The analyses in this investigation also showed that early discontinuation of chemotherapy leads to poorer disease-free survival in general and worse disease-specific and disease-free survival in the subgroup of hormone receptor positive/Her2 negative patients. This is consistent with the data that shows that scheduled completion of chemotherapy is beneficial [11,18].

The analysis of the subgroup "HER2 positive who also received anti-HER2 therapy" showed no difference in survival curves. This may be attributed to the effectiveness of the additional targeted anti-HER2 therapy, which was administered for an entire year. Also, the fact that HER2 positive patients carried out the chemotherapy as planned (Table 1) reflects that the risk of recurrence is realized by the patient and/or by the physician. However, it must be mentioned that there were relatively few cases that were recorded in the group of chemotherapy dropouts. These results are in accordance with Tolaney, et al. who showed that de-escalated chemotherapy with anti-HER2 therapy is particularly possible with small nodal-negative tumors. In their study, the patients received a course of weekly treatment with paclitaxel and trastuzumab for 12 weeks, followed by 9 months of trastuzumab monotherapy [19,20]. Burstein also showed in his overview on the anti-HER2-directed chemotherapy regimens that anthracycline-free chemotherapy can now be regarded as a standard [21].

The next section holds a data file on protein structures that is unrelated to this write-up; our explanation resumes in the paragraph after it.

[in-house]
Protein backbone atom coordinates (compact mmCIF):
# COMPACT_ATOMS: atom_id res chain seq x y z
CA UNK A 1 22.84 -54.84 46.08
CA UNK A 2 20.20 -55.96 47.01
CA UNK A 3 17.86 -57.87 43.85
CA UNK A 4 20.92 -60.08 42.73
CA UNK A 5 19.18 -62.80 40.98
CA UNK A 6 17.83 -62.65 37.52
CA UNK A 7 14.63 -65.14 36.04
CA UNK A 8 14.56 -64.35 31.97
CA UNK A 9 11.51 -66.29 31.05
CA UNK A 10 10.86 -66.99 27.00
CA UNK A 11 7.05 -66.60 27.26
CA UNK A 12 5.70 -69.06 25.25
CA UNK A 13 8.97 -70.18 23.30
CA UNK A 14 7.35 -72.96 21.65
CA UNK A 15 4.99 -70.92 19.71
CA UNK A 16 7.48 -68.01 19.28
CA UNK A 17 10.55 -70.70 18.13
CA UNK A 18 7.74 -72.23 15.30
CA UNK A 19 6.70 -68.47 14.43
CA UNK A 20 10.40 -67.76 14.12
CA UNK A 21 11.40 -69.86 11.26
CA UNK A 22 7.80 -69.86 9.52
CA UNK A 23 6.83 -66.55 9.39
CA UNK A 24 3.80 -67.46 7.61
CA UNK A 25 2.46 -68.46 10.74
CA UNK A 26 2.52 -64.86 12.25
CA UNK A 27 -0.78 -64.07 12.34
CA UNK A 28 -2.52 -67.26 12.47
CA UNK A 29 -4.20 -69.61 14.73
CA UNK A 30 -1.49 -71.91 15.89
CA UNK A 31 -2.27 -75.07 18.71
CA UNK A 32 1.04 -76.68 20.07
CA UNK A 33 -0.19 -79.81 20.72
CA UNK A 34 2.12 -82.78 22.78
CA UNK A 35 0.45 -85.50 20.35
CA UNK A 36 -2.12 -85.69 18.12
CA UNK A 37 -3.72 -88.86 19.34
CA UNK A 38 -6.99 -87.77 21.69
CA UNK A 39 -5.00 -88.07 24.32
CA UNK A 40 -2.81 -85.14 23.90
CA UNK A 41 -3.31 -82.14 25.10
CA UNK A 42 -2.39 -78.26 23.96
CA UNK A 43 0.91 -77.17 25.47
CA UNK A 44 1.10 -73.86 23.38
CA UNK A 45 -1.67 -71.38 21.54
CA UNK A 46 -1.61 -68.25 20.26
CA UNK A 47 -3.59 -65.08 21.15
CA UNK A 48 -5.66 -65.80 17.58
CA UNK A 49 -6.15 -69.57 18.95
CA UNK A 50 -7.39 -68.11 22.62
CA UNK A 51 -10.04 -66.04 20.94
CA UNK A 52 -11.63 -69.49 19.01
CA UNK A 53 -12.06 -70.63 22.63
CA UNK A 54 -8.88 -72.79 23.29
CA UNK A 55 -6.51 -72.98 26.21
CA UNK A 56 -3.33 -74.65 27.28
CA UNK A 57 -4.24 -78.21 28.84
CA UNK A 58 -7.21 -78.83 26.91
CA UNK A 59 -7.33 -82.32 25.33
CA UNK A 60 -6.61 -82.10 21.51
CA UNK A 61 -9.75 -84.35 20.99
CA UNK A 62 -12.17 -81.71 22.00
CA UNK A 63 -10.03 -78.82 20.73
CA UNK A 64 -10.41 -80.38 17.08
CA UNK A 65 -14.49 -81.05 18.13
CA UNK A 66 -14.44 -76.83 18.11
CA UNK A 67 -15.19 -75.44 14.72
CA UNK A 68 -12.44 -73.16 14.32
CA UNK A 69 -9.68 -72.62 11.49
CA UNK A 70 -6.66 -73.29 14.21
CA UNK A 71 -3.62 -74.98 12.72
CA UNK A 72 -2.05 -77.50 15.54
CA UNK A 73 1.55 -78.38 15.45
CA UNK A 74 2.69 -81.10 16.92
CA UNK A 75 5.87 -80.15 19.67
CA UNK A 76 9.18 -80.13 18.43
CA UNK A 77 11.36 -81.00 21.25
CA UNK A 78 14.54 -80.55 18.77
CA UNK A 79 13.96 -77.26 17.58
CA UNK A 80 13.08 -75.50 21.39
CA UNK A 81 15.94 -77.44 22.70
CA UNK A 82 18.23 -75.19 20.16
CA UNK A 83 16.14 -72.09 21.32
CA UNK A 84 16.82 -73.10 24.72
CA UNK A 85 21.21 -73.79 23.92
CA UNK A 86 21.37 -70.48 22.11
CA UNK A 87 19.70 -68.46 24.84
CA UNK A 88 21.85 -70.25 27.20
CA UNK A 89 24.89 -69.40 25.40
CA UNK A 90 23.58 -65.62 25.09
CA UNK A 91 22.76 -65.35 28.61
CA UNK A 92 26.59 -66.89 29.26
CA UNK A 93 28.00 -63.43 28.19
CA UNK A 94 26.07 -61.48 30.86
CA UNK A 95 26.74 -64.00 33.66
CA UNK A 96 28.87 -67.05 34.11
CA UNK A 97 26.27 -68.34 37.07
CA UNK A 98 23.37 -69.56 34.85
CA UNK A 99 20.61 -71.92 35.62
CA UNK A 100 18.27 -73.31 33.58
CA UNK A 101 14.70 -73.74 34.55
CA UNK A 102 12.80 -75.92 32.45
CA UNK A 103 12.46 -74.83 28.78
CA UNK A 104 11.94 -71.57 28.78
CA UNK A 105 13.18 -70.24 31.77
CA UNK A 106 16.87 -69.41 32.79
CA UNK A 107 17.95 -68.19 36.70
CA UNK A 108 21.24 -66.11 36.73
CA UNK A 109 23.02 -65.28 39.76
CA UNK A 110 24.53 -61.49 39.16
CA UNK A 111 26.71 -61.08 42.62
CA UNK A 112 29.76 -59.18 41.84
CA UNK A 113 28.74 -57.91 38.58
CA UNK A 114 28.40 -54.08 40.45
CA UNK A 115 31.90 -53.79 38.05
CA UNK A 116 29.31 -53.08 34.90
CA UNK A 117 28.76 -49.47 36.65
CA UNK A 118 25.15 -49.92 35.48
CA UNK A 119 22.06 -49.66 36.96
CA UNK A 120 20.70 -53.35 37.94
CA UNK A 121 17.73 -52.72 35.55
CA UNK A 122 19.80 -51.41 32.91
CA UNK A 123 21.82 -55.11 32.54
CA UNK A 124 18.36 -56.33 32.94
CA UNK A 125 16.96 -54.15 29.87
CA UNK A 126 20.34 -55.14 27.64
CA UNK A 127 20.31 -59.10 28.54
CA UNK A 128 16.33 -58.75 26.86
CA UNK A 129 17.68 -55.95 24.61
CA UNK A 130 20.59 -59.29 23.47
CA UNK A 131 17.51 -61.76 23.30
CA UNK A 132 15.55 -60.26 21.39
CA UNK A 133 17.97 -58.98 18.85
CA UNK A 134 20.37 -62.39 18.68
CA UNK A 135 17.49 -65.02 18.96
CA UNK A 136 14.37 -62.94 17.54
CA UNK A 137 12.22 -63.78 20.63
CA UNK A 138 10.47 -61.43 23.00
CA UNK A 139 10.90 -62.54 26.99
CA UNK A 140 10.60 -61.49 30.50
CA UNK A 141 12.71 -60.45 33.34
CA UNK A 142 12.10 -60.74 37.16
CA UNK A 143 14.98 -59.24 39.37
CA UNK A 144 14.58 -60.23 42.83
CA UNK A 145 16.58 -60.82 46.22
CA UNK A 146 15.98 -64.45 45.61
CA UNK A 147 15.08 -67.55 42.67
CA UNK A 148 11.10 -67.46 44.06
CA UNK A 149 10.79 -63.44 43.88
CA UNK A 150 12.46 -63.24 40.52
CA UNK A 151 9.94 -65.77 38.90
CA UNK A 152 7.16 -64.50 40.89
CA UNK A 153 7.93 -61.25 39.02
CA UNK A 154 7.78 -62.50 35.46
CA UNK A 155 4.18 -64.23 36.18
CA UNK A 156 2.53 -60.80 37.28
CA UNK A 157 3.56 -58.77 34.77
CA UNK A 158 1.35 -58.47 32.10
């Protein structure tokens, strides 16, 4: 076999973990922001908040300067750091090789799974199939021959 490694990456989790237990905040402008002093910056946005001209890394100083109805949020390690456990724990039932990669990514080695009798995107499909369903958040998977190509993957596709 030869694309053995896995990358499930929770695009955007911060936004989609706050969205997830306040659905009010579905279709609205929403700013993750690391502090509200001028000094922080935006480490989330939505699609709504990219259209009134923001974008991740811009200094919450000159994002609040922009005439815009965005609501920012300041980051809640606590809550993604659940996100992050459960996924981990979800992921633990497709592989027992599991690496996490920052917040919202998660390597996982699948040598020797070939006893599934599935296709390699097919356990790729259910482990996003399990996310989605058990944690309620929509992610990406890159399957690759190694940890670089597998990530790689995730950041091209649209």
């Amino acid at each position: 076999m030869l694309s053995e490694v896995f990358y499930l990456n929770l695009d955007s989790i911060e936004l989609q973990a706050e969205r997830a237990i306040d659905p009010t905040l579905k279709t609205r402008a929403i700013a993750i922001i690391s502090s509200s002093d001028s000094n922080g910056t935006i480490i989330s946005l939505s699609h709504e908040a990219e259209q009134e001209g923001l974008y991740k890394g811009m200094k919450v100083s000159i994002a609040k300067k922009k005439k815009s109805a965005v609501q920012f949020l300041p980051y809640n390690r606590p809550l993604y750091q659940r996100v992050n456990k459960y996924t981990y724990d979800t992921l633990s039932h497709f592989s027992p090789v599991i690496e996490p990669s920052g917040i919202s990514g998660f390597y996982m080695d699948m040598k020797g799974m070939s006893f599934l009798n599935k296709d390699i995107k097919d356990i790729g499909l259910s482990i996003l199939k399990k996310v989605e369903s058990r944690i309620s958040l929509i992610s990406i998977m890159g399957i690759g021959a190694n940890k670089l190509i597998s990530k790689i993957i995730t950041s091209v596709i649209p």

Table 1: Patients' characteristics. View Table 1

The "triple negative" breast cancers (TNBC) also showed no differences in the survival curve. However, it must be recognized that we now know that TNBC is a very heterogeneous group. Molecular sub typing differentiates four subtypes using gene expression analyses - two basal-like subtypes, a subtype characterized by tumor-infiltrating lymphocytes and tumor-associated mesenchymal cells as well as a luminal type likely controlled via the androgen receptors [22]. Therefore, the TNBC group cannot be simply or easily compared, especially also since there were very few cases that were recorded under the chemotherapy dropout group.